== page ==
YAP’s Mission to Reduce the HIV Prevalence in Minnesota

The Youth and Aids Project in Minnesota encourages everyone between 13 and 30 to do HIV testing at least once to know their HIV status. People who are sexually active and those that share syringes and other medical equipment should be tested annually. HIV treatment is more effective when the virus is diagnosed at an early age. Early diagnosis and treatment allow HIV patients to live a longer and healthier life. HIV treatment is especially necessary among HIV positive women since it substantially reduces the risk of prenatal HIV infection.

Some of the common methods of HIV transmission is through vaginal and anal sex, sharing syringes or other equipment for drug injection, through blood transfusion and during pregnancy birth and breastfeeding. One of the main reasons why the Youth and Aids Project in Minnesota encourages people to get tested and start treatment if diagnosed positive is, lack of HIV treatment weakens the immune system. It leaves HIV patients vulnerable to various infections and some cancers. Although there is no vaccine or cure for HIV, the treatment is beneficial and can prolong the life of an individual living with HIV.

HIV Treatment can also reduce the risk of transmission of HIV. When taken correctly, HIV medications can significantly reduce the amount of HIV in the blood. When HIV levels in a person’s blood are too low to measure, they are described as undetectable. An individual living with HIV who gets and remains undetectable has effectively zero risks of transmitting the virus to their sex partners. This phenomenon is known as Undetectable=Untransmitable but only applies to HIV transmission through sex. Becoming undetectable can take up to six months after an individual begins their HIV medication. The Youth and AIDS project helps individuals perform blood tests to determine whether they have effectively become undetectable. Once a person is found to be undetectable, it is essential that they continue taking their HIV medication daily and regularly visit the Youth and AIDS project in Minnesota for subsequent tests to ensure that they are staying undetectable.

Although not many studies have been carried out to determine whether being undetectable or HIV treatment prevents HIV transmission through sharing syringes, we can reasonably assume that it reduces the risk of exposure to some extent. Sterilizing needles and other equipment can help prevent HIV transmission among people who inject drugs and other substances. Pre-Exposure Prophylaxis pills can also help prevent HIV infections. Condoms, when used properly, can also reduce the transmission of HIV and other sexually transmitted diseases.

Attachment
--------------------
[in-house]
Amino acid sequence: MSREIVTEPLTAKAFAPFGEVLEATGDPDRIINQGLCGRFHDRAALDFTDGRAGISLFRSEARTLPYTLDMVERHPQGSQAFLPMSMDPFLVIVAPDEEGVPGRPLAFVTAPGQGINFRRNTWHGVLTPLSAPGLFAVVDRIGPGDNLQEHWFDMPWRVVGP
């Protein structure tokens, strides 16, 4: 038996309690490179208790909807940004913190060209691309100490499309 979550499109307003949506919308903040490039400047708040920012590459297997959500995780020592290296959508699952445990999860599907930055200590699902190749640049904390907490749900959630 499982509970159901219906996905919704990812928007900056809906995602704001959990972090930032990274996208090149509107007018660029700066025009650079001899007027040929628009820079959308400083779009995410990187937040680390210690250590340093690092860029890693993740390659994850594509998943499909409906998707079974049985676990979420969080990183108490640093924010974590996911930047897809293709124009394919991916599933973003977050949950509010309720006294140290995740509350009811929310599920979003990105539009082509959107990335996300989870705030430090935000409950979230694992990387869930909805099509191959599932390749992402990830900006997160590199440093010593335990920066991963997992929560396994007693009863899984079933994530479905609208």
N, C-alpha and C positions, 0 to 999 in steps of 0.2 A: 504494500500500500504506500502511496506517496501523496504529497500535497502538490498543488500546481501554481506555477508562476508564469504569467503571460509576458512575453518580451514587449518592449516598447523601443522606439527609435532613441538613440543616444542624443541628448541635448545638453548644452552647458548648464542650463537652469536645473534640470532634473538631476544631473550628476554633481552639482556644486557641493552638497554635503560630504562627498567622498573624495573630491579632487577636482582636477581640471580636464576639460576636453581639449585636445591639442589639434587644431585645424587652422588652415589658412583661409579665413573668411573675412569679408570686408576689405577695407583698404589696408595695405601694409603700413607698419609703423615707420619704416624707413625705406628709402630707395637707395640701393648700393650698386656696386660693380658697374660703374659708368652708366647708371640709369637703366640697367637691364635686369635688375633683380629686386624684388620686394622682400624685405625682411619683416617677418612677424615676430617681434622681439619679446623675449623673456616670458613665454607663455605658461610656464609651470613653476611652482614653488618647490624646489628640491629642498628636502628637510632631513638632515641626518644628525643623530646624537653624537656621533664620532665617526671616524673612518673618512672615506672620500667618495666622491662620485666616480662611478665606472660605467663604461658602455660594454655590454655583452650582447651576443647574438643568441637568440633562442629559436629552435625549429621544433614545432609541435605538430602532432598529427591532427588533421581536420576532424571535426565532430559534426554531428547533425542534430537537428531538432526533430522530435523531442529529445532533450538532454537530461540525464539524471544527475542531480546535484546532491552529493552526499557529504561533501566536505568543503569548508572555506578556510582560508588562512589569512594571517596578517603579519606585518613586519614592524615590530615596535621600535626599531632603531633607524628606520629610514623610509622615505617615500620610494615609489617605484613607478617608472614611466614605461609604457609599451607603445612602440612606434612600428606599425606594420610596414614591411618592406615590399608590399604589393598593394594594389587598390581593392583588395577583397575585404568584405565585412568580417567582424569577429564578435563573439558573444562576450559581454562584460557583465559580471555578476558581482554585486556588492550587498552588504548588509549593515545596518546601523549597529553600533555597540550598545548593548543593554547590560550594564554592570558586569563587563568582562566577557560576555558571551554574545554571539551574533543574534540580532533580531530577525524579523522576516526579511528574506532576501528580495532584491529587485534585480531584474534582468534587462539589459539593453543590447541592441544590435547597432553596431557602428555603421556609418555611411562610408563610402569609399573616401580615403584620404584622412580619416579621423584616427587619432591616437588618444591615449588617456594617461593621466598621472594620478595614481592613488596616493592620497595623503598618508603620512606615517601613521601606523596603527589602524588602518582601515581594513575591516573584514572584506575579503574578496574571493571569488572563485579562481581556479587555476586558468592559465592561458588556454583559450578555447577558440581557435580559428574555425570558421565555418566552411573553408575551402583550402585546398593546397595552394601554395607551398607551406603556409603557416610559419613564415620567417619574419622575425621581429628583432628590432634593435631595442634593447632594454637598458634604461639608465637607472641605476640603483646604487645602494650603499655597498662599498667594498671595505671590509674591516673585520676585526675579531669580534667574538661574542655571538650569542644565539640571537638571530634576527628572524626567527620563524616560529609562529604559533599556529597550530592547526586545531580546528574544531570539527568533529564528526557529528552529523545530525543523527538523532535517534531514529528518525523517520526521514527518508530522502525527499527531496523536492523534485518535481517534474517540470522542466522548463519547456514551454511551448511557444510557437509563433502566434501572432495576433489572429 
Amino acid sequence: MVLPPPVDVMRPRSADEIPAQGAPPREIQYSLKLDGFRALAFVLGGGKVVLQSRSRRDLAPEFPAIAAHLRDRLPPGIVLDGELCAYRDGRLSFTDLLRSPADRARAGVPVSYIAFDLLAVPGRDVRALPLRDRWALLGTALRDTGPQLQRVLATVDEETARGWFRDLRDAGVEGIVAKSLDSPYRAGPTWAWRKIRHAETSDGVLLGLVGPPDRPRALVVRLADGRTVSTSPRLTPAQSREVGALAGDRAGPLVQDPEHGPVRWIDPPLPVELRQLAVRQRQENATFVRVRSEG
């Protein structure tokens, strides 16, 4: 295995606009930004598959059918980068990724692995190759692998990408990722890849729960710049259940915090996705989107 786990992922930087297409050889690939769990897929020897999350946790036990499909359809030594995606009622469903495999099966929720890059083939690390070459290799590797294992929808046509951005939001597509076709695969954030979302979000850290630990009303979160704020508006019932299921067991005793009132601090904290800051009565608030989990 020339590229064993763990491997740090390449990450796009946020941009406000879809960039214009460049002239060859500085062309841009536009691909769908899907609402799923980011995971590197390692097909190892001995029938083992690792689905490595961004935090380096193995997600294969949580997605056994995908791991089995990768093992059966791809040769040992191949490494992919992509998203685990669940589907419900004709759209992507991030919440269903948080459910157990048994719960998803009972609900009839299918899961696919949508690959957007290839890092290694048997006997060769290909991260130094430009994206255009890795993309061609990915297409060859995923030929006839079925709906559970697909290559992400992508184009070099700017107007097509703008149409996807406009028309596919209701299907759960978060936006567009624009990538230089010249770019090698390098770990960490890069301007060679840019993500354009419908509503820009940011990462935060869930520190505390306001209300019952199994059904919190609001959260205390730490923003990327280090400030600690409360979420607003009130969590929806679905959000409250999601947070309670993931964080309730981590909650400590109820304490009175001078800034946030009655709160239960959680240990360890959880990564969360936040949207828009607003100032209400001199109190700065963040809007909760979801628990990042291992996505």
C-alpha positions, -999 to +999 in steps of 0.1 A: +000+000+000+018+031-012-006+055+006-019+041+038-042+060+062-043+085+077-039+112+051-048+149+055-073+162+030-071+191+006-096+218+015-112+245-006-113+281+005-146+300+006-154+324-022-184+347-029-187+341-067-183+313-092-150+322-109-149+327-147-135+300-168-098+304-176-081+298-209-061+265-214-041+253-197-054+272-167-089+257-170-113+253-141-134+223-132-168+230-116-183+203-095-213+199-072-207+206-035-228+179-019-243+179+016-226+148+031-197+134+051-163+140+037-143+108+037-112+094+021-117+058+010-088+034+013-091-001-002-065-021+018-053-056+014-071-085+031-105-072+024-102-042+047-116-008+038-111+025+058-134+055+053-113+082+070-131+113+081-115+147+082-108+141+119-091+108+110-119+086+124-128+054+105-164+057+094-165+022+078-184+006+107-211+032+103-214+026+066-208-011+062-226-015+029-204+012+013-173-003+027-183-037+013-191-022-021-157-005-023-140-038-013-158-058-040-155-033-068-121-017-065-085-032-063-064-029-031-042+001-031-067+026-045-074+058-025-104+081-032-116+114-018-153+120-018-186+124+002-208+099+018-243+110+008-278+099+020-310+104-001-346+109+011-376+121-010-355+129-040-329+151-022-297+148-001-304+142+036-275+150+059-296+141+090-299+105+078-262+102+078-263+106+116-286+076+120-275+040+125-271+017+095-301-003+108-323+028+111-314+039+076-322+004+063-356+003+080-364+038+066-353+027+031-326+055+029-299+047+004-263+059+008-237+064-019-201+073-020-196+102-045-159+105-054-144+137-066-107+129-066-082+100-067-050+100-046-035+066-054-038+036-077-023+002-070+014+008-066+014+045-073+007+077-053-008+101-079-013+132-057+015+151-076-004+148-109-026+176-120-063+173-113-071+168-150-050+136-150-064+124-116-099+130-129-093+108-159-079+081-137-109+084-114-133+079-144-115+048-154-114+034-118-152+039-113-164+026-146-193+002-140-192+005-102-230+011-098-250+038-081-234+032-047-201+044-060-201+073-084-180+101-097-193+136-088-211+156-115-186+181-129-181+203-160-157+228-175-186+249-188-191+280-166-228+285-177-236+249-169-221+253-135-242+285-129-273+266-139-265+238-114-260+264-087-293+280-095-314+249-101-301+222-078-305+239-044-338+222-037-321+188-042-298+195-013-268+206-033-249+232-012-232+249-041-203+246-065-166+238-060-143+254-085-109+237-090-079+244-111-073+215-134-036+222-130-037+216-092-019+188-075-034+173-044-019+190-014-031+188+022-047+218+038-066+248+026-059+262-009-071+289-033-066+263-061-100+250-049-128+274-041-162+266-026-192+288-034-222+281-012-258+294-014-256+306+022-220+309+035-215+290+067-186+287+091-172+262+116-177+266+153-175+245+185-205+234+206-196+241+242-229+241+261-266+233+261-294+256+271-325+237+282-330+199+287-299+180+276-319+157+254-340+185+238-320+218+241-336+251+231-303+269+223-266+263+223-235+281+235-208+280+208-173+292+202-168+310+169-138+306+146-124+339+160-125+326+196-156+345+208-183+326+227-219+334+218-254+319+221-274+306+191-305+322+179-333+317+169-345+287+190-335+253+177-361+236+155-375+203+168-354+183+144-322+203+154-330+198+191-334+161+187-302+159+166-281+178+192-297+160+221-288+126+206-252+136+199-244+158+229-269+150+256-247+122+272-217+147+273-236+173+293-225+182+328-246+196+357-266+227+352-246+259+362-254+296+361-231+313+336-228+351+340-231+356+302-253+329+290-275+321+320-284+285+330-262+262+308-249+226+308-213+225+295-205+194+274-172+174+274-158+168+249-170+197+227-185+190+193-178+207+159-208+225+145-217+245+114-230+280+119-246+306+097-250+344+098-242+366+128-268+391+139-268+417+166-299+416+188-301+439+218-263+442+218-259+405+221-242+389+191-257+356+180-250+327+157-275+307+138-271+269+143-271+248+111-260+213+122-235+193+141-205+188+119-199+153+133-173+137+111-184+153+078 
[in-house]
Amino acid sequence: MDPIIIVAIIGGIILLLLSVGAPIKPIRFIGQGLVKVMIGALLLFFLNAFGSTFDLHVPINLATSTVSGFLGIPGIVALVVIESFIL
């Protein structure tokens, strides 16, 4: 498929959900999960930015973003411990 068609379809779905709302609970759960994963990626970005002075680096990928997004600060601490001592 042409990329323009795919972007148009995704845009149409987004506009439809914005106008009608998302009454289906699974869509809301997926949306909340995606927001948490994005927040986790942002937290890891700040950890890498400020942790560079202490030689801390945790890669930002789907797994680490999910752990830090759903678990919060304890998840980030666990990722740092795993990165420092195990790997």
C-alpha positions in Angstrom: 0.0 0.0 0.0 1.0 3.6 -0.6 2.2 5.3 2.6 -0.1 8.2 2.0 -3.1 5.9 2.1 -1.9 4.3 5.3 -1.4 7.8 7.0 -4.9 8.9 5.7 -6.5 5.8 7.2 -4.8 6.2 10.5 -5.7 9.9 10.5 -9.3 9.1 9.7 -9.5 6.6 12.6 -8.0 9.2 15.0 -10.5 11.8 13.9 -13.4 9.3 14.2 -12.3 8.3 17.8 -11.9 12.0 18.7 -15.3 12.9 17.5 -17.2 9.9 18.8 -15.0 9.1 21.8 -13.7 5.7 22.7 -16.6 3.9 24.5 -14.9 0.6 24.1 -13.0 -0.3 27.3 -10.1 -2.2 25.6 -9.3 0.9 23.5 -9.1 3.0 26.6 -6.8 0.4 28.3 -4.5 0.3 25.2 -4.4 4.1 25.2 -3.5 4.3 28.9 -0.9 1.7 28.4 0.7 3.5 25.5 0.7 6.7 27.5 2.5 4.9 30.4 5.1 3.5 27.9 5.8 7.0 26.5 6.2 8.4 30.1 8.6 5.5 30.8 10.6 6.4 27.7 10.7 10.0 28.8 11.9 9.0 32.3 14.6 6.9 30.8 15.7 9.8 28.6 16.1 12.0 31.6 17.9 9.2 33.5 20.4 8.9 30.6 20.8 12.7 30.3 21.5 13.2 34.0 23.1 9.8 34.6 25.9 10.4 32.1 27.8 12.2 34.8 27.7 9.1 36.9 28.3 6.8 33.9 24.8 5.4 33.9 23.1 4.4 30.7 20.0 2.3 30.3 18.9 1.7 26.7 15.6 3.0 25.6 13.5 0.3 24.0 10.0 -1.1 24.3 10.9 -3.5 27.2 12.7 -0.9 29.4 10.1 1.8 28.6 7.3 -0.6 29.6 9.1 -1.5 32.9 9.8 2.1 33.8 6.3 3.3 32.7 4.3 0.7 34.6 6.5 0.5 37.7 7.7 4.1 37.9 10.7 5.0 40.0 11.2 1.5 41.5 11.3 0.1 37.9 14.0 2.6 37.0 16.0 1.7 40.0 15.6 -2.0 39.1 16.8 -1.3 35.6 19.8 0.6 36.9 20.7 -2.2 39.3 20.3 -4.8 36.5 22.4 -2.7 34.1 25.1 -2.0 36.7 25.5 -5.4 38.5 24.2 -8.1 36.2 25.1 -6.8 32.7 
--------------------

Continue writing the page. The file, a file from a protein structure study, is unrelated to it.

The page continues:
The Youth and Aids Project encourages all pregnant people to do HIV testing since, in most cases, the prenatal transmission of HIV can be prevented through the right medical care. To prevent perinatal transmission of HIV, the HIV patient should regularly take medication during pregnancy, labor, and delivery. After the child is born, they should also receive HIV medication, and should not be breastfed.

The Youth and AIDS Project in Minnesota aims to reduce HIV prevalence in Minnesota by educating the youth about the HIV prevention measures described above and offering services such as testing, counseling, and case management, among others.…

The Rate of HIV Infection in Minnesota

HIV prevalence among people of color is disproportionate in Minnesota. For example, in 2017, men of color represented 17% of Minnesota’s male population and over 60% of new HIV infections among males. Similarly, women of color represented only 13% of Minnesota’s female population and 80% of the new HIV infections among females. In 2018, Minnesota had 286 newly reported HIV infections. Male HIV infections accounted for 76% of all new infections, while 59% of all new infections occurred among communities of color. There were 275 new HIV cases in Minnesota in 2019. Males accounted for 72% of all new infections, and communities of color accounted for 61% of the new infections. It is worth noting that although race can be a proxy of other risk factors, such as lower education and social-economic factors, it is not a biological cause of the differences in HIV occurrence in Minnesota.